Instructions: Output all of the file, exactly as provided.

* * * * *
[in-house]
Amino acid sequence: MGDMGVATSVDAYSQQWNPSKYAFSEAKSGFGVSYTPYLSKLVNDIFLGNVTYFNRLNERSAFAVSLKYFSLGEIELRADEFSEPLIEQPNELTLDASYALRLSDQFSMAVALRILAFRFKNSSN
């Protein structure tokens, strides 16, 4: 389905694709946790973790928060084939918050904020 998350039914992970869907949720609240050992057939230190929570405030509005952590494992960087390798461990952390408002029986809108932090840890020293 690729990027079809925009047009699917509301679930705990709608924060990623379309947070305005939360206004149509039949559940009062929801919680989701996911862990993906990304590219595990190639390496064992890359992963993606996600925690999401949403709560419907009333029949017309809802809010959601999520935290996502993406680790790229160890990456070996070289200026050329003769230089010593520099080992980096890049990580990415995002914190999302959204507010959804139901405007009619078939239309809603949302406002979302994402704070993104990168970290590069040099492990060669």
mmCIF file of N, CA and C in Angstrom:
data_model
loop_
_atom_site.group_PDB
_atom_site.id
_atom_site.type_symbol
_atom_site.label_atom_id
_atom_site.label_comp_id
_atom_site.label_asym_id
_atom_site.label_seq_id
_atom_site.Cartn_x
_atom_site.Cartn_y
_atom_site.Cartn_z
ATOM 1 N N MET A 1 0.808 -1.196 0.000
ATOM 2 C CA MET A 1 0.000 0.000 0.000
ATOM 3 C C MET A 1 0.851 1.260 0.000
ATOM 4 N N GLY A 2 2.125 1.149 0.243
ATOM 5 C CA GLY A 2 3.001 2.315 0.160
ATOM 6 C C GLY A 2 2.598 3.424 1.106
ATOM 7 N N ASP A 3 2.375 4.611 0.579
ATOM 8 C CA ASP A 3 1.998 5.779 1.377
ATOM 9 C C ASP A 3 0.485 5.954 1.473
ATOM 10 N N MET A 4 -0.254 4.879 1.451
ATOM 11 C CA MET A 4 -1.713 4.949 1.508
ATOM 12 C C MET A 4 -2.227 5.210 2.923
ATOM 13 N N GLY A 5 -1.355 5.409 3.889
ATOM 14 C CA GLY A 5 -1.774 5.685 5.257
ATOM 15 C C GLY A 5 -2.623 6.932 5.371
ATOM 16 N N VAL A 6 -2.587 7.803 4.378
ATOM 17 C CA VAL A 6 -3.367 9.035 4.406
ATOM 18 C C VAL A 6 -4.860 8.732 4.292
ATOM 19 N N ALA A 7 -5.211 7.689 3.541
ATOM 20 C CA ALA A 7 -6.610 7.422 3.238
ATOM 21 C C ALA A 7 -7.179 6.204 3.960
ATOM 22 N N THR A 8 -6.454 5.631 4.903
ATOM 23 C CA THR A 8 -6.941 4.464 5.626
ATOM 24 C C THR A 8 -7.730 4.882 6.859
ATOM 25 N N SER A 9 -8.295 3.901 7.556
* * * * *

[in-house]
Amino acid sequence: MGDMGVATSVDAYSQQWNPSKYAFSEAKSGFGVSYTPYLSKLVNDIFLGNVTYFNRLNERSAFAVSLKYFSLGEIELRADEFSEPLIEQPNELTLDASYALRLSDQFSMAVALRILAFRFKNSSN
């Protein structure tokens, strides 16, 4: 389905694709946790973790928060084939918050904020 998350039914992970869907949720609240050992057939230190929570405030509005952590494992960087390798461990952390408002029986809108932090840890020293 690729990027079809925009047009699917509301679930705990709608924060990623379309947070305005939360206004149509039949559940009062929801919680989701996911862990993906990304590219595990190639390496064992890359992963993606996600925690999401949403709560419907009333029949017309809802809010959601999520935290996502993406680790790229160890990456070996070289200026050329003769230089010593520099080992980096890049990580990415995002914190999302959204507010959804139901405007009619078939239309809603949302406002979302994402704070993104990168970290590069040099492990060669």
mmCIF file of N, CA and C in Angstrom:
data_model
loop_
_atom_site.group_PDB
_atom_site.id
_atom_site.type_symbol
_atom_site.label_atom_id
_atom_site.label_comp_id
_atom_site.label_asym_id
_atom_site.label_seq_id
_atom_site.Cartn_x
_atom_site.Cartn_y
_atom_site.Cartn_z
ATOM 1 N N MET A 1 0.808 -1.196 0.000
ATOM 2 C CA MET A 1 0.000 0.000 0.000
ATOM 3 C C MET A 1 0.851 1.260 0.000
ATOM 4 N N GLY A 2 2.125 1.149 0.243
ATOM 5 C CA GLY A 2 3.001 2.315 0.160
ATOM 6 C C GLY A 2 2.598 3.424 1.106
ATOM 7 N N ASP A 3 2.375 4.611 0.579
ATOM 8 C CA ASP A 3 1.998 5.779 1.377
ATOM 9 C C ASP A 3 0.485 5.954 1.473
ATOM 10 N N MET A 4 -0.254 4.879 1.451
ATOM 11 C CA MET A 4 -1.713 4.949 1.508
ATOM 12 C C MET A 4 -2.227 5.210 2.923
ATOM 13 N N GLY A 5 -1.355 5.409 3.889
ATOM 14 C CA GLY A 5 -1.774 5.685 5.257
ATOM 15 C C GLY A 5 -2.623 6.932 5.371
ATOM 16 N N VAL A 6 -2.587 7.803 4.378
ATOM 17 C CA VAL A 6 -3.367 9.035 4.406
ATOM 18 C C VAL A 6 -4.860 8.732 4.292
ATOM 19 N N ALA A 7 -5.211 7.689 3.541
ATOM 20 C CA ALA A 7 -6.610 7.422 3.238
ATOM 21 C C ALA A 7 -7.179 6.204 3.960
ATOM 22 N N THR A 8 -6.454 5.631 4.903
ATOM 23 C CA THR A 8 -6.941 4.464 5.626
ATOM 24 C C THR A 8 -7.730 4.882 6.859
ATOM 25 N N SER A 9 -8.295 3.901 7.556